Many of my friends who received my email from earlier today couldn’t read the actual article as the link didn’t work for them. As such, I’m forwarding my article published by Fordham Institute, one of the nation’s oldest and most respected education reform organizations. Hope you like it.
I met with an architect a few days ago to discuss the needs of GEO Prep Academy’s new building in Baton Rouge, Louisiana. His original plan included classroom space big enough for each one of our 650 students. I told him to cut that number in half. He looked puzzled, so I explained that, for our high school to succeed, we really have to have the right attitude from day one. And our goal is for 50 percent of our students to be on a college campus, not in our building.
GEO Prep Academy, which I co-founded with local leaders, is a launching pad, not a destination. It would be easy to design a sprawling campus with all kinds of amenities—and we probably wouldn’t encounter any pushback from architects and contractors. But with each additional square foot and each additional amenity there is additional cost that would limit our ability to reach our goal. So I had to approach construction with the right attitude.
Then I got to thinking, and I realized that our entire model really depends on everyone having the right attitude—parents, students, teachers, administrators, and, yes, architects, too. We want our kids to take real college classes on real college campuses with real college professors. For that to happen, our students need to have the right attitude; they must desire to be on that campus and to experience something far outside the traditional high school experience—the kind they may see in Hollywood movies. Their parents have to want that for them, too. Teachers have to support students doing more and accomplishing more than they did when they were in high school. And our administrators need to stop thinking success means a bigger staff and bigger campus.
From a budgetary standpoint, our attitude must center on getting the most education bang for our buck. If we think K–12 dollars can only buy a K–12 education, we will never succeed in getting our students a K–14 or K–16 education in the same amount of time for the same amount of money. It’s like running a mile in five minutes instead of ten. It’s the same distance, but it requires a very different attitude.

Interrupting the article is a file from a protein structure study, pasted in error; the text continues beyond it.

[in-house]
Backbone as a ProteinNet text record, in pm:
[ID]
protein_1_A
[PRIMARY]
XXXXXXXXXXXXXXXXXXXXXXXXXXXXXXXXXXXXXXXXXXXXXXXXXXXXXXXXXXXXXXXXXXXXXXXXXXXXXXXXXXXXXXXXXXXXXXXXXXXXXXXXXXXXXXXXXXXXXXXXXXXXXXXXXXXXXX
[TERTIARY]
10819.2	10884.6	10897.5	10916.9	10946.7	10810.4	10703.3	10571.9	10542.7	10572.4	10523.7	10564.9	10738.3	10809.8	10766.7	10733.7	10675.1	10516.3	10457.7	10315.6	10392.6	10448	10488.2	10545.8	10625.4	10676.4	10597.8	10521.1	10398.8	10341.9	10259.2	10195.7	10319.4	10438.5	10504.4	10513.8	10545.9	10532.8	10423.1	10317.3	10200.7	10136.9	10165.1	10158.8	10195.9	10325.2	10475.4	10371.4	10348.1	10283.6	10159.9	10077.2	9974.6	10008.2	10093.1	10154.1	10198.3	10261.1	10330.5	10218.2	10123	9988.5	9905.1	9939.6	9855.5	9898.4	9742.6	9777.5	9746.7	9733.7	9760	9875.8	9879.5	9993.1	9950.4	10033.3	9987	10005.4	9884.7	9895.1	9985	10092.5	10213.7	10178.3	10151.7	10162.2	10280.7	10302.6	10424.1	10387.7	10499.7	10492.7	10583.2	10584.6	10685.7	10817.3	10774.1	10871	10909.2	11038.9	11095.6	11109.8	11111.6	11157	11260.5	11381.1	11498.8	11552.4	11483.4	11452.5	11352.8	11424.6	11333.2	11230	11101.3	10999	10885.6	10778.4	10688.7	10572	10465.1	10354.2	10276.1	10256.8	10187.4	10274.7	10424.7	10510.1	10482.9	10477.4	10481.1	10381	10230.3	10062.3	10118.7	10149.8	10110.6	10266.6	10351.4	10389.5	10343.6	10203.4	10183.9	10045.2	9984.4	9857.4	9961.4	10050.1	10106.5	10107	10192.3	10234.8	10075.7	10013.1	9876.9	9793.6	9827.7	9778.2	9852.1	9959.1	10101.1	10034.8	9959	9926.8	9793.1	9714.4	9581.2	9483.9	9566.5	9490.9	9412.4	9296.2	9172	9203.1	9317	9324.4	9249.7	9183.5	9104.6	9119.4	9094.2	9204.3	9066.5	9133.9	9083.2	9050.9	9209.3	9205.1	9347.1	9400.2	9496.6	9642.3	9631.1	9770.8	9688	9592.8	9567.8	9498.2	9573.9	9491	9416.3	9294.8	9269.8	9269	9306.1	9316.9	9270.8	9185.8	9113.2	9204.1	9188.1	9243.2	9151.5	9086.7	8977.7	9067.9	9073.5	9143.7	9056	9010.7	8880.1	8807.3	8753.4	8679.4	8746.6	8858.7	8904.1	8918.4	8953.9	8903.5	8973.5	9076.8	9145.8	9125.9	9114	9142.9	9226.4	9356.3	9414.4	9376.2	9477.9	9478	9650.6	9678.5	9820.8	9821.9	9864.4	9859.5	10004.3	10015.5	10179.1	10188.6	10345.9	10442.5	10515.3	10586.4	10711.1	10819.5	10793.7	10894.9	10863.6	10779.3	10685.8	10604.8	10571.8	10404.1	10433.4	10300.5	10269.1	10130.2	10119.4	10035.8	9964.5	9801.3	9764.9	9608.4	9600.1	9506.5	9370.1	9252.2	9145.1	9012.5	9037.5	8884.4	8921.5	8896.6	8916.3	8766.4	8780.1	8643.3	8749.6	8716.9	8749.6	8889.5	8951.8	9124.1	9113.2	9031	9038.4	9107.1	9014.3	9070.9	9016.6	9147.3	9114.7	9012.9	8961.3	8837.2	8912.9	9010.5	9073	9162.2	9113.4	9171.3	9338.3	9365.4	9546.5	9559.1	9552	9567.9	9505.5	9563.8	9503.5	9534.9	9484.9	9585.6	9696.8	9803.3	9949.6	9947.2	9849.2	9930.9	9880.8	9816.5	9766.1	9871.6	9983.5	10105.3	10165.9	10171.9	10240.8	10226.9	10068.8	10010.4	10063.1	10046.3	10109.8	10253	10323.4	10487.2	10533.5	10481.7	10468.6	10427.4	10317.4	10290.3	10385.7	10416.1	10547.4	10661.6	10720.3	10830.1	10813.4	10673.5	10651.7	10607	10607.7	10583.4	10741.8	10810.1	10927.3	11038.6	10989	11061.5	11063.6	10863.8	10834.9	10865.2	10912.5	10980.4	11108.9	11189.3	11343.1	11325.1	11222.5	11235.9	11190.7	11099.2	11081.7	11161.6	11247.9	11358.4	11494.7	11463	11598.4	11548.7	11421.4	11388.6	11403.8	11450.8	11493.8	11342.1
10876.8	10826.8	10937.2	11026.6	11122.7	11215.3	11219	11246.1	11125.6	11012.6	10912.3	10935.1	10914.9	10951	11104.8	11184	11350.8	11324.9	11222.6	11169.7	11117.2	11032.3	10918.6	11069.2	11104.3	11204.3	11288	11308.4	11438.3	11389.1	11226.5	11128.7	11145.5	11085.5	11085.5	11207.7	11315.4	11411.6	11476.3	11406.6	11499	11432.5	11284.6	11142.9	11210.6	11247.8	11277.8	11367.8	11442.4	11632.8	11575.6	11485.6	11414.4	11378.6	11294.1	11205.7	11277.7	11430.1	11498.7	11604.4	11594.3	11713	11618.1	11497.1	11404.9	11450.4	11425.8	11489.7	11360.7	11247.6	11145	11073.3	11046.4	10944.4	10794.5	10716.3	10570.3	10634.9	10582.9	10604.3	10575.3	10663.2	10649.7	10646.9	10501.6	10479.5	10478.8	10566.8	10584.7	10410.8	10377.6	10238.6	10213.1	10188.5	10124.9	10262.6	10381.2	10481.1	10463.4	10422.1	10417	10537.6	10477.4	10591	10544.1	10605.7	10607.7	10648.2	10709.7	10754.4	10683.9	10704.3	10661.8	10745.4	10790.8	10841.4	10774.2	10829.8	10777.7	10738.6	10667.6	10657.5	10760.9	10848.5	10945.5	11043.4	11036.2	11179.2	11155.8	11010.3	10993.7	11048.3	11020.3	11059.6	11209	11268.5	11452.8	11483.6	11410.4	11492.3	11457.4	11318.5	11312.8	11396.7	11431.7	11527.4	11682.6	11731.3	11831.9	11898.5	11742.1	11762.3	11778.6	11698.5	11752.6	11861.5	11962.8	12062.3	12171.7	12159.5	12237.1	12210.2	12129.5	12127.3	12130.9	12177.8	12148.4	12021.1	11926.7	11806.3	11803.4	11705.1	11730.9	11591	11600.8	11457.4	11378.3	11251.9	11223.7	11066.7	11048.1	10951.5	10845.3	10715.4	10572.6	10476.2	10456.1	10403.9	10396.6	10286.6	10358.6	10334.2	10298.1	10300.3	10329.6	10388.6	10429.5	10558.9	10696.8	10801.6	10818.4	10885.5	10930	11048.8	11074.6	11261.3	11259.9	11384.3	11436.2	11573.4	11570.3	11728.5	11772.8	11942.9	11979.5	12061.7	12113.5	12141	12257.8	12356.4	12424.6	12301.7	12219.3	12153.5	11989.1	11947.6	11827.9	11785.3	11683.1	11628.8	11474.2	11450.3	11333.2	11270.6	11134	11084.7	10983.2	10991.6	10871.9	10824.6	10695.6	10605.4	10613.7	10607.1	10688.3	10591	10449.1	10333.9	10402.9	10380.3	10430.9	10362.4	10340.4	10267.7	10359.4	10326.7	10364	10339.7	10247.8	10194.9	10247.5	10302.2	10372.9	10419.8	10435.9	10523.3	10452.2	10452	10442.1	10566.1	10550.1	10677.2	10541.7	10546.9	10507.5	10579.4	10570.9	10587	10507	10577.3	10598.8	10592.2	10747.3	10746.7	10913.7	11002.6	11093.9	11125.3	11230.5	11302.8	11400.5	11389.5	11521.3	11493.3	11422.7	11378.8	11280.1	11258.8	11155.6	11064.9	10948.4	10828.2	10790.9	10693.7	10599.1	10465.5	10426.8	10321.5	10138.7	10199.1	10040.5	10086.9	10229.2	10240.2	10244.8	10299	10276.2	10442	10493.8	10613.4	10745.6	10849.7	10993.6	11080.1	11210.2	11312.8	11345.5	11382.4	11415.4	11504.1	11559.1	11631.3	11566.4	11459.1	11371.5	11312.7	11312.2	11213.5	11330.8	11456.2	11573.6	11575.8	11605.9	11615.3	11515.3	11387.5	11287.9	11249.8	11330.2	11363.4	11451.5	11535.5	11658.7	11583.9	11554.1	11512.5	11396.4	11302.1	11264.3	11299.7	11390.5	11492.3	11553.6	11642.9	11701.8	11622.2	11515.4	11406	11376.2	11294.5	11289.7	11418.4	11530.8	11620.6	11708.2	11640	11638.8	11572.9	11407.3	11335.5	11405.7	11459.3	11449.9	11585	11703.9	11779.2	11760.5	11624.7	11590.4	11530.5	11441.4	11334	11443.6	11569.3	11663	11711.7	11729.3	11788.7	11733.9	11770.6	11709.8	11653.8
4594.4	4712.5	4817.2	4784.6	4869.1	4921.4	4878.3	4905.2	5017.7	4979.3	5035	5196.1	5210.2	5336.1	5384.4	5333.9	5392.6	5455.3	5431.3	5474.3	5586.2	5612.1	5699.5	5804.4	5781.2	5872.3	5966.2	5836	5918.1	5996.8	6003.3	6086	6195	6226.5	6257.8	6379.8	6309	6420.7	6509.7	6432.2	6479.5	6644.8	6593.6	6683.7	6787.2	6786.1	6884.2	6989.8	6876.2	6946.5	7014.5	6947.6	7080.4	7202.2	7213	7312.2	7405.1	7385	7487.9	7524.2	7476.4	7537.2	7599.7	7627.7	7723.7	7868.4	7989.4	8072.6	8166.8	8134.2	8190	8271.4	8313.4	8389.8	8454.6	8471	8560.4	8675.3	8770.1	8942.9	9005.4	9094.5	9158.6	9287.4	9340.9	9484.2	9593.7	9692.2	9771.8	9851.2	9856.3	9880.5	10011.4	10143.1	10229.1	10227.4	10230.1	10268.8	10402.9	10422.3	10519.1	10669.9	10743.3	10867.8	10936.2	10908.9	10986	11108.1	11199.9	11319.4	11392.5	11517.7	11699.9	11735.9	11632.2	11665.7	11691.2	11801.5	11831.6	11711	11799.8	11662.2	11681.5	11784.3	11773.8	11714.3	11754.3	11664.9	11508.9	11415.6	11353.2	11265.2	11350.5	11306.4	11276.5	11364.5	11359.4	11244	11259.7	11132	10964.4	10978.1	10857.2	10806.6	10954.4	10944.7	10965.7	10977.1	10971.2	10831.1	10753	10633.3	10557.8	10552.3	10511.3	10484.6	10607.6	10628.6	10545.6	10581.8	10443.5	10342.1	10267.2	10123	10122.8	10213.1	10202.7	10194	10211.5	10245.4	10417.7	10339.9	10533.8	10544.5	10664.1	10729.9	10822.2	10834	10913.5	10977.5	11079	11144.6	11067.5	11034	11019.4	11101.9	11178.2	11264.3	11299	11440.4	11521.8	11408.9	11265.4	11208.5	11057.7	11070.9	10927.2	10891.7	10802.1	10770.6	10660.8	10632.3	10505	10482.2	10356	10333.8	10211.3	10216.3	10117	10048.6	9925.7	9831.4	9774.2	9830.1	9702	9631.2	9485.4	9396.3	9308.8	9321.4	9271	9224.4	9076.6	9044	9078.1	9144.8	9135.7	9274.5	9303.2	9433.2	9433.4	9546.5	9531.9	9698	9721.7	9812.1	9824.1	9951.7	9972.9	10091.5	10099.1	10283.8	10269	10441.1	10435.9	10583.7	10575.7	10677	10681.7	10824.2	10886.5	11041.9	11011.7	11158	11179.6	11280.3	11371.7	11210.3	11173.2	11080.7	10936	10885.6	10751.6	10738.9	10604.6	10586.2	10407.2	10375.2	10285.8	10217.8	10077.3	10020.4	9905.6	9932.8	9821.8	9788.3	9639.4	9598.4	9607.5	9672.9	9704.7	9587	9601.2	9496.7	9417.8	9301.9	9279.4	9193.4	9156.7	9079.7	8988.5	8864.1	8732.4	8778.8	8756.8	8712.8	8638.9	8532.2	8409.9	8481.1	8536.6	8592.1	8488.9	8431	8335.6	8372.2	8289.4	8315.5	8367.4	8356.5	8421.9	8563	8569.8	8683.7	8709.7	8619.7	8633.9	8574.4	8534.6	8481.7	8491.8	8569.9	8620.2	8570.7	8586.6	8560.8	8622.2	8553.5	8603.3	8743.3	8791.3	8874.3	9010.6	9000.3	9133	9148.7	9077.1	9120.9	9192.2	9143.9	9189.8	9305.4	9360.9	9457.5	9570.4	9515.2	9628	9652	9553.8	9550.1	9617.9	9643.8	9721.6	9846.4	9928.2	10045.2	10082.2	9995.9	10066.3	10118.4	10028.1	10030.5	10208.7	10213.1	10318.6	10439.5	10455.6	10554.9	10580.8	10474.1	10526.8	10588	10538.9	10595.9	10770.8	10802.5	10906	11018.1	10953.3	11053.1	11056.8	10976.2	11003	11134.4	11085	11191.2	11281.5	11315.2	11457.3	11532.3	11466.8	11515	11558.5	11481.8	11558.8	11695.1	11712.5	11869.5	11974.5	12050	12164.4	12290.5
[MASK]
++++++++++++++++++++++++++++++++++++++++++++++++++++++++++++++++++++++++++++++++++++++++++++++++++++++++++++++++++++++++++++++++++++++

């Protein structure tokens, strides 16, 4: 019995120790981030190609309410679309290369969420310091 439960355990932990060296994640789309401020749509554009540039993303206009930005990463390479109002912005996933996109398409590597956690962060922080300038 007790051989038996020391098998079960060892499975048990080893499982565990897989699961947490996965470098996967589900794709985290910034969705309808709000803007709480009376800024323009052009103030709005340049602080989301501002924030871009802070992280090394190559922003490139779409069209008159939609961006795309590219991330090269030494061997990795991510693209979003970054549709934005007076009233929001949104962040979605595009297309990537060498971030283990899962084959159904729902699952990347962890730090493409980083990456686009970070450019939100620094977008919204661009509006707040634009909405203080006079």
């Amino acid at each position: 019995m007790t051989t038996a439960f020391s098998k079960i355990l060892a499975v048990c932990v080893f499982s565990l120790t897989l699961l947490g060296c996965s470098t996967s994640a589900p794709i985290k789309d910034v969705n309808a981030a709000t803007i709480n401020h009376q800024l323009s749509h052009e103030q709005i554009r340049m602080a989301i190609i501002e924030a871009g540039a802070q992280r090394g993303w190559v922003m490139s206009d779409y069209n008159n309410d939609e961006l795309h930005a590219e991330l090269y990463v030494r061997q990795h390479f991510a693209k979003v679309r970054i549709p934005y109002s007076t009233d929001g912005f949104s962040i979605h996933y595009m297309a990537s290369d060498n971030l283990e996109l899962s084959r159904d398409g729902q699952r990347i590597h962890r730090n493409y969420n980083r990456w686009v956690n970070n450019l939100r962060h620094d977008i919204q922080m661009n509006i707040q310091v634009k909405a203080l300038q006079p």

Our attitude for our athletes must be different, too. It isn’t good enough to foster players who perform well on the court or field. The goal isn’t to win state championships and hang banners on our gym walls; the goal is to prepare our students for the game of life—literally. This means holding our athletes to the same academic expectations as everyone else. They should be taking college classes, too. And they do!
The same foundation that runs GEO Prep Academy, and of which I’m the president, also runs the 21st Century Charter School in Gary, Indiana, where our varsity basketball players and cheerleaders are all college students. One of our cheerleaders is so successful, in fact, that she’ll earn an associate degree by the time she graduates from our school. Her coach has the right attitude, too. She makes a point to introduce me to her cheer squad as college students and tells me the exact number of college credits each member has already earned. That’s attitude!
The same goes for our school board. If it doesn’t set the bar high, we won’t get the results we seek. Our board serves with the expectation of achieving outcomes that exceed those of the traditional high school model. That’s why we approved a resolution in 2012 for each graduate to earn at least three college credits and/or one career certification before receiving a high school diploma. And it’s why we approved another resolution in 2018 to increase the requirement from three credits to twenty-four for our 2022 graduates—a goal that we’ll beat in 2020, two years early.
The right attitude influences everything we do: Who we hire, how many staff we employ, what their roles are, how much space we have, how we use that space, and more. Do we need a planetarium? Or would we be better off with a Student Success Center for our college-goers to gather and study during breaks between obligations at our building and their college campuses? I think by now you know what we prioritize.
In public education, it is all too common to place a cost on a proposed reform: “If we only had this much money, we could do that.” But having the right attitude doesn’t cost anything. And the benefits are so great! So change your attitude and see what happens. You will be glad you did.
The picture above is of our high school students at a college orientation this past year.
Yes, it’s fun changing the world together!